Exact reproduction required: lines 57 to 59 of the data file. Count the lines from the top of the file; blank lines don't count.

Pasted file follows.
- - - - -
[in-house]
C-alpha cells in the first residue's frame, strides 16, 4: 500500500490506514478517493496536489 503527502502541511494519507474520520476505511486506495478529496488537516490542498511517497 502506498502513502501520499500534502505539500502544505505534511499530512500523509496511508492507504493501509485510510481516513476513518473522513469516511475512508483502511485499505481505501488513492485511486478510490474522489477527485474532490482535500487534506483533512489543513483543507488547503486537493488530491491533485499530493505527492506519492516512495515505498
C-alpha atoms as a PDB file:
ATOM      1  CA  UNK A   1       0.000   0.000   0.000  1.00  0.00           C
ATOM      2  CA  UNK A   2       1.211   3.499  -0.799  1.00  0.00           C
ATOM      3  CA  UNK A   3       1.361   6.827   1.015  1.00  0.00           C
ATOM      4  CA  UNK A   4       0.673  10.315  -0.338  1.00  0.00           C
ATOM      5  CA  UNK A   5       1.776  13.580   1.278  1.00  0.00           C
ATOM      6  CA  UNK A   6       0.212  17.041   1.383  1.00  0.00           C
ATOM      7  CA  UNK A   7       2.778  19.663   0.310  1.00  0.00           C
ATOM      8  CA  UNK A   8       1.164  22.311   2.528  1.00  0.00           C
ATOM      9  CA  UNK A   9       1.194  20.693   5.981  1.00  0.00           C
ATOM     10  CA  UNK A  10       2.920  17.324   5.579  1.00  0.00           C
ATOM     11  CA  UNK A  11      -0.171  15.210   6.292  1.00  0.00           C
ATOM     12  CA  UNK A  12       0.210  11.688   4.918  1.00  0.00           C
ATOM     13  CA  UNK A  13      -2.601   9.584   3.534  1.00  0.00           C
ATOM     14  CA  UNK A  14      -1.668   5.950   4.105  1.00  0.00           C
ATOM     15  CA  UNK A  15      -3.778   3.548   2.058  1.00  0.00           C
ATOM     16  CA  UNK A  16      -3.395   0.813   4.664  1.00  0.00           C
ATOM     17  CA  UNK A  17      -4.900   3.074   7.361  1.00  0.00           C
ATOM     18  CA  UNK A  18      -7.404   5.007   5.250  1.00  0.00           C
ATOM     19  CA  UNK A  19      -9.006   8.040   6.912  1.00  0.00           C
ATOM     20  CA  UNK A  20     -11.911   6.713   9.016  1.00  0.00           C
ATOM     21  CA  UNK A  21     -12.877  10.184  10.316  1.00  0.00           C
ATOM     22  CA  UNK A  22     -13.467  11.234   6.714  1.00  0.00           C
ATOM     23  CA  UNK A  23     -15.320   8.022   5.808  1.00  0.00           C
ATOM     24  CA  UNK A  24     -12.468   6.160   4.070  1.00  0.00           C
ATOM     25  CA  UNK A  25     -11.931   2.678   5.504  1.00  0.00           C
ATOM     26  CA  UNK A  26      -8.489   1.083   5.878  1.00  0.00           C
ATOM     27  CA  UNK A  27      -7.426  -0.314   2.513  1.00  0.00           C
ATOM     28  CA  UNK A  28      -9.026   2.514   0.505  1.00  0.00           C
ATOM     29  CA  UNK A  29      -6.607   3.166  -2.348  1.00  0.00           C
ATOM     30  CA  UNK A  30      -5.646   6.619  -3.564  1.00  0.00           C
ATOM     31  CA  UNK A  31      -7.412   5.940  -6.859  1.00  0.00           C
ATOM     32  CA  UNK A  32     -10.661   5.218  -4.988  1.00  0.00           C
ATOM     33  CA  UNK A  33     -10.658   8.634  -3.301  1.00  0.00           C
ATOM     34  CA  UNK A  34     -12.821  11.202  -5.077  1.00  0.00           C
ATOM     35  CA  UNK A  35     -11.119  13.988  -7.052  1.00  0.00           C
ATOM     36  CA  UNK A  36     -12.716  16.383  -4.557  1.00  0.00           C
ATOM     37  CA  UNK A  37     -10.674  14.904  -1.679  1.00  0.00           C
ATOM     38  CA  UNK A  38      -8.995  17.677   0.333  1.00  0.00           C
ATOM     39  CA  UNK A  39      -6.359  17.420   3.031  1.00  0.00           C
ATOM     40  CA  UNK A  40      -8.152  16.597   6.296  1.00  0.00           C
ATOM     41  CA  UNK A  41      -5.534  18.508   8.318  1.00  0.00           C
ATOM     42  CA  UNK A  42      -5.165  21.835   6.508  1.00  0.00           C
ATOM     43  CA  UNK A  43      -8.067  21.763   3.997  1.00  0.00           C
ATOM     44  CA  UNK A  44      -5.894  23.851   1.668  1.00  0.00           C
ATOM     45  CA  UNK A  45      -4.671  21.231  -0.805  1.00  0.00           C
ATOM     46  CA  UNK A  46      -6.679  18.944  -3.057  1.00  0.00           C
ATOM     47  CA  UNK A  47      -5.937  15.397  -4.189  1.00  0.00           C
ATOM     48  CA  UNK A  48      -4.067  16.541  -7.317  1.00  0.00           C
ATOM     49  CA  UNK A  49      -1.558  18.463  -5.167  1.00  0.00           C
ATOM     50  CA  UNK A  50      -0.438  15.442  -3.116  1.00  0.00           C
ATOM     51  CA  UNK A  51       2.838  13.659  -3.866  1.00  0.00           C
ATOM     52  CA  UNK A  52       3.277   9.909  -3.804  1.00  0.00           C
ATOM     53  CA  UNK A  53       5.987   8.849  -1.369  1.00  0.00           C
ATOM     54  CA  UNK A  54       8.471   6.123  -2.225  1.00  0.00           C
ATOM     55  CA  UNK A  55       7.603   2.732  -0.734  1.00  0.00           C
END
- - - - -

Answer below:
ATOM     54  CA  UNK A  54       8.471   6.123  -2.225  1.00  0.00           C
ATOM     55  CA  UNK A  55       7.603   2.732  -0.734  1.00  0.00           C
END